Five Things to Be Considered in Designing a Network

By Finn McCuhil

Design a network to fit your needs.
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Designing a small business network isn't necessarily the daunting task it may at first appear. By building a network, you are simply providing a communications link for your business computers. Modern, network-ready operating systems eliminate much of the manual work once associated with configuring network hardware and communications protocols. As long as you are aware of your communication needs and have a basic grasp of networking technology, you can create the basic blueprint for an efficient, expandable network.


Equipment and maintenance costs are often the first consideration in network design. Fortunately, the cost of hubs, routers and switches are relatively low when compared to the early days of networking. Other items that need to be taken into consideration when designing a network include cabling and labor. For small offices, the cost of these may be negligible. On the other hand, even small manufacturing or warehouse operations may require a significant investment of time and cabling material to provide connections where they are needed.


Securing a network from outside intrusion or data theft is a primary concern for many companies. While it is possible to eliminate the expense of Ethernet cabling by opting for a wireless network solution, Wi-Fi networking is the least secure method of sharing data and connections. The encryption methods built into most commercial routers, Wireless Encryption Protocol (WEP), Wireless Protected Access (WPA) and the more recent WPA2, can be cracked by skilled hackers. Designing a network with hard-wired Ethernet connections eliminates the risk of intrusion to only those with physical access to the network. Unfortunately, this risk expands dramatically when the local network is connected to the Internet.

Outside Access

Internet access has become all but mandatory for most modern businesses. It's a good idea to consider the type of Internet connection required and the amount and type of support you will receive from your Internet service provider before designing the rest of your network. Some ISPs will provide support and advice on connection speed requirements and security concerns for commercial accounts before installation. Keep in mind that connecting your network to the Internet exposes it, at some level, to attack from anywhere in the world. If you routinely send and receive sensitive data to and from remote locations, consider a virtual private network for additional security. When handling sensitive information on the internal network only, a firewall device or software implementation may be appropriate.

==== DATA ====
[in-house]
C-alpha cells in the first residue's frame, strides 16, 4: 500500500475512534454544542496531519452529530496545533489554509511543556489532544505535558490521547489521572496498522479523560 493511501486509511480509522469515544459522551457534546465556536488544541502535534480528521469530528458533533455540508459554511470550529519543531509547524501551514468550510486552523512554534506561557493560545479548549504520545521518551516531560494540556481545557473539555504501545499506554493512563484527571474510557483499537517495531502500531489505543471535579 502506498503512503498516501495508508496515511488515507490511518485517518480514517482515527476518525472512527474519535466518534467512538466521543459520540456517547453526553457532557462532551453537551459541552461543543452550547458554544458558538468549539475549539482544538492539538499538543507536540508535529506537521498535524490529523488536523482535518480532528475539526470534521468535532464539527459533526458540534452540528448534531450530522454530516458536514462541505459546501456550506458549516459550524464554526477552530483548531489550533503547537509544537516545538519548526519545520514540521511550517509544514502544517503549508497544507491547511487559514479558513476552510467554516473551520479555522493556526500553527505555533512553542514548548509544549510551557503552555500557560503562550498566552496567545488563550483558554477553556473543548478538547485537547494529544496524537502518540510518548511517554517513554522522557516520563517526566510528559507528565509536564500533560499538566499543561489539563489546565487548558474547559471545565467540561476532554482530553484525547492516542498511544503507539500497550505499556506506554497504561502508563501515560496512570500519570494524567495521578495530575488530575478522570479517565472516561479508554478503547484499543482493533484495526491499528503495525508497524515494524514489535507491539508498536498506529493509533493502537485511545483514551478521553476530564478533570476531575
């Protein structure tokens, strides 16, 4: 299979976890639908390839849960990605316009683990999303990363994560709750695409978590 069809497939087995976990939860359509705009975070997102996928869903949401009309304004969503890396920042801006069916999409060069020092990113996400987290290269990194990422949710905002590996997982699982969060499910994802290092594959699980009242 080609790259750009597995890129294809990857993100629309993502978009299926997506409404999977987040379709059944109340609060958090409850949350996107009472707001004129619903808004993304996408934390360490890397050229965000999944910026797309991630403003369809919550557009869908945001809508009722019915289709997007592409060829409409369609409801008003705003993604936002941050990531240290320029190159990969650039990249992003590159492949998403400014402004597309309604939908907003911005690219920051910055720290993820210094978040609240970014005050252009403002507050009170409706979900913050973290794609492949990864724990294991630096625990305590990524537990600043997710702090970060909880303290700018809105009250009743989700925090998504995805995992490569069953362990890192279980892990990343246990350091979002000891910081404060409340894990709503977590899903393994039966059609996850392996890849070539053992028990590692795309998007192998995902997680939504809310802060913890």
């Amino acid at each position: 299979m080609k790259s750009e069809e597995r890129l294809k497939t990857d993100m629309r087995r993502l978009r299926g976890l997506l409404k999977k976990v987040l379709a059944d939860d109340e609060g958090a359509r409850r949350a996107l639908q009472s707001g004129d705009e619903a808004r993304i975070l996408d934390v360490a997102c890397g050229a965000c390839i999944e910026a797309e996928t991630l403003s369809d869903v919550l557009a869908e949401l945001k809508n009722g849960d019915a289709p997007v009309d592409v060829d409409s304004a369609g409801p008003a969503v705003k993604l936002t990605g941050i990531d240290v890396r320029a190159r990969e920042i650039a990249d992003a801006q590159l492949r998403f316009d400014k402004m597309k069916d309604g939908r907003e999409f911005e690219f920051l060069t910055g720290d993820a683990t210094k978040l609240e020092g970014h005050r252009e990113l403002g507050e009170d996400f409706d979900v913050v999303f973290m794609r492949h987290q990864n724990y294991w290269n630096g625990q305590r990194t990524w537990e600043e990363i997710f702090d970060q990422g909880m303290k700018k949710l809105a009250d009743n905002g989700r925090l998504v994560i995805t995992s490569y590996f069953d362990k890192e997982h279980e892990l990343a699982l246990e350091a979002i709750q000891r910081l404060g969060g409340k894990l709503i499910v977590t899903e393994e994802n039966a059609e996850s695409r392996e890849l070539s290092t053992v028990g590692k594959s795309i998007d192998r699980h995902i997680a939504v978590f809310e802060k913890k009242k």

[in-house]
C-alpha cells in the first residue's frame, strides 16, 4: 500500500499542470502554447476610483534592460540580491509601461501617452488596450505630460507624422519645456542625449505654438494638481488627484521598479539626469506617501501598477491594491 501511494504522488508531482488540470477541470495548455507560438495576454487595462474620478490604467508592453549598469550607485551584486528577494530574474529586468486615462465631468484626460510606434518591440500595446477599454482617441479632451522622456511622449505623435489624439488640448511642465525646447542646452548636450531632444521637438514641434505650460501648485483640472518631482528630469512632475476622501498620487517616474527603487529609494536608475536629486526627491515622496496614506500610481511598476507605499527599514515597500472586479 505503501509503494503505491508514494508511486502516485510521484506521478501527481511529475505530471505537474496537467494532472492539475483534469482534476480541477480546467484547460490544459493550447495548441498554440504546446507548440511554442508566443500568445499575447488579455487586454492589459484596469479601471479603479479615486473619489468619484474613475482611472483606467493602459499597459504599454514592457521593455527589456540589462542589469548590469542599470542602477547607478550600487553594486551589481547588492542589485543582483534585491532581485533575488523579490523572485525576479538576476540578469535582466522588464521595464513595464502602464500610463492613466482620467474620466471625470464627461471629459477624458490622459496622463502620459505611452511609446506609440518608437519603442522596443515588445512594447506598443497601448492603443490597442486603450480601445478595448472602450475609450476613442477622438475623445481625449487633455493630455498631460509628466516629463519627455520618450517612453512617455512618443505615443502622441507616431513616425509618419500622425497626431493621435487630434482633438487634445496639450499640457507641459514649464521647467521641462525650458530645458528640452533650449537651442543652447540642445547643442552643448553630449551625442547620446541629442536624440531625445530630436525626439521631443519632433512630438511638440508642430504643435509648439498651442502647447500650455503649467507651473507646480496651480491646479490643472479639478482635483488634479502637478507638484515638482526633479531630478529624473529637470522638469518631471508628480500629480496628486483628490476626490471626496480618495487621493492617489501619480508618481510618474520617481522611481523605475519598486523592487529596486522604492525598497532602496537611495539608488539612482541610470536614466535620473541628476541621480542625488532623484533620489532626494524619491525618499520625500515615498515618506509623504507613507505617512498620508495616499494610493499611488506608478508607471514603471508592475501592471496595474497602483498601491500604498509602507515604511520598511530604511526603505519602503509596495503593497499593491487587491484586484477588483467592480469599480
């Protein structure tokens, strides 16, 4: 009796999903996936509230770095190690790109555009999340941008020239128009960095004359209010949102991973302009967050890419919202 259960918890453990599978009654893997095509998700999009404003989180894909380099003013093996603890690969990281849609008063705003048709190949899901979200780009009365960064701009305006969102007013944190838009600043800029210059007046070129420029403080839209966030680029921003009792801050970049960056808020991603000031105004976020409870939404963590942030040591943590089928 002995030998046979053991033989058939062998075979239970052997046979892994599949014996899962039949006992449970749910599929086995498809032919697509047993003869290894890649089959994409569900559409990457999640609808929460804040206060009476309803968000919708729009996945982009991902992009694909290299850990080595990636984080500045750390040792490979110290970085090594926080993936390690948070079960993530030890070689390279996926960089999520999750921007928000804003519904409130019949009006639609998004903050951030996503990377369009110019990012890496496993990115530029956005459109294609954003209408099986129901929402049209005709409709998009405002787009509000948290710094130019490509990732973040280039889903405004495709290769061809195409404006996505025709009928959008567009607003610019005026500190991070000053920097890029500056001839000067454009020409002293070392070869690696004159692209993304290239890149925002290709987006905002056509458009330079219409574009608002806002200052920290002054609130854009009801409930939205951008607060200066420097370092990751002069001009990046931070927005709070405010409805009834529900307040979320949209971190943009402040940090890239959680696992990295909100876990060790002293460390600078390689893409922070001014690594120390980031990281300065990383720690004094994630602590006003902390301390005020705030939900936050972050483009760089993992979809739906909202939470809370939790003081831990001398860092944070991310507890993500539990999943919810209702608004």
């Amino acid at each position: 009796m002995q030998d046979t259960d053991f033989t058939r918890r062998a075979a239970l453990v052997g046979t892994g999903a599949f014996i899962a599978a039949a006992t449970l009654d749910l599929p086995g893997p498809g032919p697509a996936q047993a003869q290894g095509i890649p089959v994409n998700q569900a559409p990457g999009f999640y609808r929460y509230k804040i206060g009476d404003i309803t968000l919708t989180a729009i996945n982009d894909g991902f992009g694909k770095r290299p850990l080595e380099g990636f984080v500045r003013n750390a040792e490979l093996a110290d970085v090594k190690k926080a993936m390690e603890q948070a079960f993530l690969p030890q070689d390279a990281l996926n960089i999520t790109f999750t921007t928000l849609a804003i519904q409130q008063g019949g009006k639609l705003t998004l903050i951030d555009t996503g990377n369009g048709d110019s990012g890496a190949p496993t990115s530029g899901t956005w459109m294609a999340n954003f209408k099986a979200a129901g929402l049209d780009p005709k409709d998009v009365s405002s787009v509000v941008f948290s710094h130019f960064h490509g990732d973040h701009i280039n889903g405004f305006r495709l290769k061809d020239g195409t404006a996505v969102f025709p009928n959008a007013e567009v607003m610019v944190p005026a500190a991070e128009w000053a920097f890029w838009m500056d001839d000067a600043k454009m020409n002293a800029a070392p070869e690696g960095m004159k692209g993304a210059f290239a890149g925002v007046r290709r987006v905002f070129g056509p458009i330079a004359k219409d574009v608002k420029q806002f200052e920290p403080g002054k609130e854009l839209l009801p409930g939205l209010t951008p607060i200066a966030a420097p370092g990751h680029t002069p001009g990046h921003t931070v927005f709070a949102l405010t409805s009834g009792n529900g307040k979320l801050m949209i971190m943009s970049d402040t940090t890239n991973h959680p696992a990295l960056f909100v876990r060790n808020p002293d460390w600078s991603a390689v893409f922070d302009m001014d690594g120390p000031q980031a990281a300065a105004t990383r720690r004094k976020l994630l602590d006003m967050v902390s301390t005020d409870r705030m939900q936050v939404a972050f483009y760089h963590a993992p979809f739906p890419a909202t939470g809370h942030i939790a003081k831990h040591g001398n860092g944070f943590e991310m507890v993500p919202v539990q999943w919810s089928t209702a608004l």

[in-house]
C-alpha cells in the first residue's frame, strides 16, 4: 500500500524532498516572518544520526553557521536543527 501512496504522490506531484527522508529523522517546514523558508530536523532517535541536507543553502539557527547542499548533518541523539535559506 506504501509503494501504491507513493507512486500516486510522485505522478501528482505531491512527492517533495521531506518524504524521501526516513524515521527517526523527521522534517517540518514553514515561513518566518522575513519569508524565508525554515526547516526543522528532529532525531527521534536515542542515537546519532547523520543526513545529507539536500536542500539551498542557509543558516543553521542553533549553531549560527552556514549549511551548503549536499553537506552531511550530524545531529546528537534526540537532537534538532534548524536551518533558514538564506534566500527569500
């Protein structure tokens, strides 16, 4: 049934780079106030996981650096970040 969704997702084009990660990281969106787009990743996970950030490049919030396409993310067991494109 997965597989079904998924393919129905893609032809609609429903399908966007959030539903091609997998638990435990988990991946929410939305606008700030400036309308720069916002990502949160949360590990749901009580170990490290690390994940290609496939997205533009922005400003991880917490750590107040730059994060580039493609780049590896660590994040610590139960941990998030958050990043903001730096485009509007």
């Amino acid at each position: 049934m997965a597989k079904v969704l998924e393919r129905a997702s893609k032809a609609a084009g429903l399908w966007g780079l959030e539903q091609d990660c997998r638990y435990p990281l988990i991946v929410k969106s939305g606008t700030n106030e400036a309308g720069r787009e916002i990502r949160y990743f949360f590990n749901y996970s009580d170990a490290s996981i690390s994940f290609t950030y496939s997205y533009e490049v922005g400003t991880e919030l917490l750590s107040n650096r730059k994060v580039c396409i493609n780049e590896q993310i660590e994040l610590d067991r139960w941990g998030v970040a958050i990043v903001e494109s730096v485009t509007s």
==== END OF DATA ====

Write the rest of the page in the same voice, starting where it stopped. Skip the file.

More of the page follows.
Planning for growth in the initial stages can save future expenditures. The price difference, for example, between a 16-port switch and a 32-port switch can be negligible when compared to the cost of purchasing an new switch to replace one that is too small. Most network devices are designed to provide several years of service. Buying equipment with an eye to expansion may delay the need for additional investment in equipment.


In most cases, the simpler the network design, the less technical support you'll require for both installation and maintenance. If you need a complex, high-speed network, consider the level of technical assistance available locally. Many small businesses can't justify the cost of full-time IT personnel. Designing a simple network that can be serviced quickly by local technicians should be a primary consideration. If your business demands a complex network beyond the capabilities of local service, design sufficient redundancy in critical network elements to ensure a minimum level of service until repairs can be made.